City's Fusiliers Museum earmarked for closure

Hazel Hammond


Hazel Hammond


THE Last Post is set to sound on the city’s famous Royal Irish Fusiliers Museum with confirmation it is to close, the Ulster Gazette can reveal.

After a long military connection spanning some 250 years and ahead of the 60th anniversary of the museum opening next February, it has been confirmed attempts to keep the popular attraction open have been unsuccessful.

It now looks set to leave The Mall in Armagh City and move to a new site in Belfast in late 2024.

Museum Curator, Caroline Corvan told the Ulster Gazette: “Regrettably the Royal Irish Fusiliers Museum will be closing in the next couple of years and moving from its home in Armagh to a new site in Belfast.

“The new museum will be on two sites, Belfast and in Enniskillen Castle where the Inniskilling Museum is currently and will remain. It will house the amalgamated collection of the antecedent Regiments.

“The move is anticipated to be late 2024. The new museum will aim to tell the stories of the Regiments in a new and innovative way.

“Despite attempts to keep the museum in Armagh, this has proved unfortunately unsuccessful.

“If the museum closes then the military connection with the City of Armagh for some 250 years will be gone.

“The staff and volunteers of the museum are deeply saddened to see the museum leave its ancestral home and it is especially poignant when we will be celebrating our 60th birthday next year in February 2023.

“We will be celebrating our birthday with an exciting exhibition showcasing the museum and its collection over six decades.

“The museum is part of the tourist attractions of Armagh and we are part of the many host days including Georgian Day and European Open Day.

“We also offer educational programmes with the local schools and it will be a great loss to Armagh where the Regiment began in 1793.”

Independent Unionist Councillor Paul Berry has expressed his shock at the proposed move and is set to raise the issue with the relevant authorities.

“Recently, I was reliably informed that there are plans to close this well renowned military museum in the City of Armagh,” Councillor Berry said.

“Given the 250 years of military connections with Armagh City, I was deeply disappointed and shocked by these plans.

“The Royal Irish Fusiliers Regimental Museum at Sovereign’s House in Armagh has been a strong part of history and at the very fabric of the city for many years and this plan to close it would be a massive blow to the area’s tourism and historical connection. The museum has been an integral part of Armagh City, especially with the former depot at Gough Barracks for the Fusiliers and St Patrick’s Church of Ireland being the home to its Regimental Chapel.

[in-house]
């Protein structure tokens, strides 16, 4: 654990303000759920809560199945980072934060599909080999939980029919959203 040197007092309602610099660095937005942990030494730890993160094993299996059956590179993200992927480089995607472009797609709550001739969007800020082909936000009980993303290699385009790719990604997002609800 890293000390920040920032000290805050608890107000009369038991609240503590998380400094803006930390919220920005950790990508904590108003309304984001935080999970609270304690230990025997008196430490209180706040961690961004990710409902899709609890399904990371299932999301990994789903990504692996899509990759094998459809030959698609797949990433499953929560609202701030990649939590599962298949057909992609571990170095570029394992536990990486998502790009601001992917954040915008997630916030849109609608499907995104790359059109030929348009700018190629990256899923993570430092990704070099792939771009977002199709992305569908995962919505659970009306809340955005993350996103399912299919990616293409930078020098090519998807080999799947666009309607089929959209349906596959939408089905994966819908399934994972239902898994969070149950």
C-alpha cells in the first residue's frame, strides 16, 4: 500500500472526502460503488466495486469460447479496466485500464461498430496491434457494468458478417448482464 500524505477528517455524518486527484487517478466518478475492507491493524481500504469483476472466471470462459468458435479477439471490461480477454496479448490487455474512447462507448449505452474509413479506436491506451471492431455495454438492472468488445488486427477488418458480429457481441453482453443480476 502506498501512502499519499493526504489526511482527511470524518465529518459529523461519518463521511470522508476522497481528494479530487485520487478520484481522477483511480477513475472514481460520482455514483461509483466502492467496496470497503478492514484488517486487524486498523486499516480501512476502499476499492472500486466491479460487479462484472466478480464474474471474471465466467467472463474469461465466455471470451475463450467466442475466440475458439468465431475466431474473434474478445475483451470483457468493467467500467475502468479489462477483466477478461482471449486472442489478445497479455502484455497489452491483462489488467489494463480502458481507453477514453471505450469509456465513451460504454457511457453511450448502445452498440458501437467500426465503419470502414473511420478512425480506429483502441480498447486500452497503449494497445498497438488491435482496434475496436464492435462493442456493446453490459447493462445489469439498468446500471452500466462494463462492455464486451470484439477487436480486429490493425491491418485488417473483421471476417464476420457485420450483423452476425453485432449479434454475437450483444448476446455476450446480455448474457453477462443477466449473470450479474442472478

“The museum has a vast amount of military uniforms, medals, regalia and indeed two Victoria Crosses won by Private Robert Morrow and Lieutenant Geoffrey Cather at the Western Front in the First World War, and also not forgetting the Regimental archives and library.

“Such plans to move all to Belfast is most unfortunate as Belfast has no link to the former Regiment in the British Army.

“I can recall a few years ago this idea had been mooted, but thankfully it did not progress, but sadly it seems that these plans are progressing.

“I will be raising this with the relevant authorities and also our council chief executive and councillor colleagues to see if we can try to continue to ensure this Regimental Museum remains in Armagh City where it rightfully belongs, given the long history and connection with the Republic of Ireland in areas such as Cavan, Monaghan, Louth and Dublin.

“The council has always worked very closely with the Regimental Museum on The Mall and I believe it is vital that this museum with such rich local history and connections remains in Armagh City.

“I see no real benefit relocating this museum to Belfast which has not the same rich and long established links and history like Armagh City.

“The loss of 250 years of strong connection to Armagh City of the Royal Irish Fusiliers Regiment will be challenged locally and I hope something can be done to ensure it remains in the city for many years to come,” Councillor Berry added.

Sovereign’s House - built and lived in by the then Mayor of Armagh in 1810 - has been the home of the Royal Irish Fusiliers Museum since its grand opening on Saturday, February 23, 1963. 

Armagh, as well as Monaghan and Louth, were the recruitment areas for the 87th and 89th Foot, the forerunner of the Royal Irish Fusiliers, which was raised in 1793 and remained as a line Regiment of the British Army until its amalgamation in 1968 with the Inniskilling Fusiliers and the Royal Ulster Rifles, becoming the Royal Irish Rangers.

Again, in 1992, the Royal Irish Rangers and the Ulster Defence Regiment were amalgamated to become the Royal Irish Regiment.

Gough Barracks, which originally housed the collection, was established in 1773 and it became the Depot of the Royal Irish Fusiliers in 1873.

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